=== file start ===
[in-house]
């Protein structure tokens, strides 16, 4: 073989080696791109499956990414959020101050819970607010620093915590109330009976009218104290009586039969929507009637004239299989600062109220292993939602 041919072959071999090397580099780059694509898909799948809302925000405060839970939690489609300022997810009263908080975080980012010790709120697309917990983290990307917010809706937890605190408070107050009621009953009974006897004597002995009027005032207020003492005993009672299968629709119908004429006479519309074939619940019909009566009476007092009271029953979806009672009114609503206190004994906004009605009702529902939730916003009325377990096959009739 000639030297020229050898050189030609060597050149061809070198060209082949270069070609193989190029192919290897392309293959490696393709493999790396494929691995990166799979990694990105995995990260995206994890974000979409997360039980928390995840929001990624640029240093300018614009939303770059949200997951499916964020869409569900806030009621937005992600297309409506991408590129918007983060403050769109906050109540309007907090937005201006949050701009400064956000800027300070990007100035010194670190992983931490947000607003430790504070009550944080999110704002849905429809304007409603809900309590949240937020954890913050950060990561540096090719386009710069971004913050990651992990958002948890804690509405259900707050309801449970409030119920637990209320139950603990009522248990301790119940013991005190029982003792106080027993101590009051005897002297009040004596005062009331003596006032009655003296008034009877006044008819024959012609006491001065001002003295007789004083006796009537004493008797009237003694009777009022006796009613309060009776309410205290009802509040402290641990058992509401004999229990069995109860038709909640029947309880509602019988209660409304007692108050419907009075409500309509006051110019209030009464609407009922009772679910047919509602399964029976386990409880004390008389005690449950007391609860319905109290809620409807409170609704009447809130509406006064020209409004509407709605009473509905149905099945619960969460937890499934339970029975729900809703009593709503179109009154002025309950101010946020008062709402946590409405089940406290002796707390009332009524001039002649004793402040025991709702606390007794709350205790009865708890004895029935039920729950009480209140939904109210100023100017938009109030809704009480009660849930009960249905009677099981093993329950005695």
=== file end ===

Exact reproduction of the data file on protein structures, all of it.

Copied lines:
[in-house]
């Protein structure tokens, strides 16, 4: 073989080696791109499956990414959020101050819970607010620093915590109330009976009218104290009586039969929507009637004239299989600062109220292993939602 041919072959071999090397580099780059694509898909799948809302925000405060839970939690489609300022997810009263908080975080980012010790709120697309917990983290990307917010809706937890605190408070107050009621009953009974006897004597002995009027005032207020003492005993009672299968629709119908004429006479519309074939619940019909009566009476007092009271029953979806009672009114609503206190004994906004009605009702529902939730916003009325377990096959009739 000639030297020229050898050189030609060597050149061809070198060209082949270069070609193989190029192919290897392309293959490696393709493999790396494929691995990166799979990694990105995995990260995206994890974000979409997360039980928390995840929001990624640029240093300018614009939303770059949200997951499916964020869409569900806030009621937005992600297309409506991408590129918007983060403050769109906050109540309007907090937005201006949050701009400064956000800027300070990007100035010194670190992983931490947000607003430790504070009550944080999110704002849905429809304007409603809900309590949240937020954890913050950060990561540096090719386009710069971004913050990651992990958002948890804690509405259900707050309801449970409030119920637990209320139950603990009522248990301790119940013991005190029982003792106080027993101590009051005897002297009040004596005062009331003596006032009655003296008034009877006044008819024959012609006491001065001002003295007789004083006796009537004493008797009237003694009777009022006796009613309060009776309410205290009802509040402290641990058992509401004999229990069995109860038709909640029947309880509602019988209660409304007692108050419907009075409500309509006051110019209030009464609407009922009772679910047919509602399964029976386990409880004390008389005690449950007391609860319905109290809620409807409170609704009447809130509406006064020209409004509407709605009473509905149905099945619960969460937890499934339970029975729900809703009593709503179109009154002025309950101010946020008062709402946590409405089940406290002796707390009332009524001039002649004793402040025991709702606390007794709350205790009865708890004895029935039920729950009480209140939904109210100023100017938009109030809704009480009660849930009960249905009677099981093993329950005695």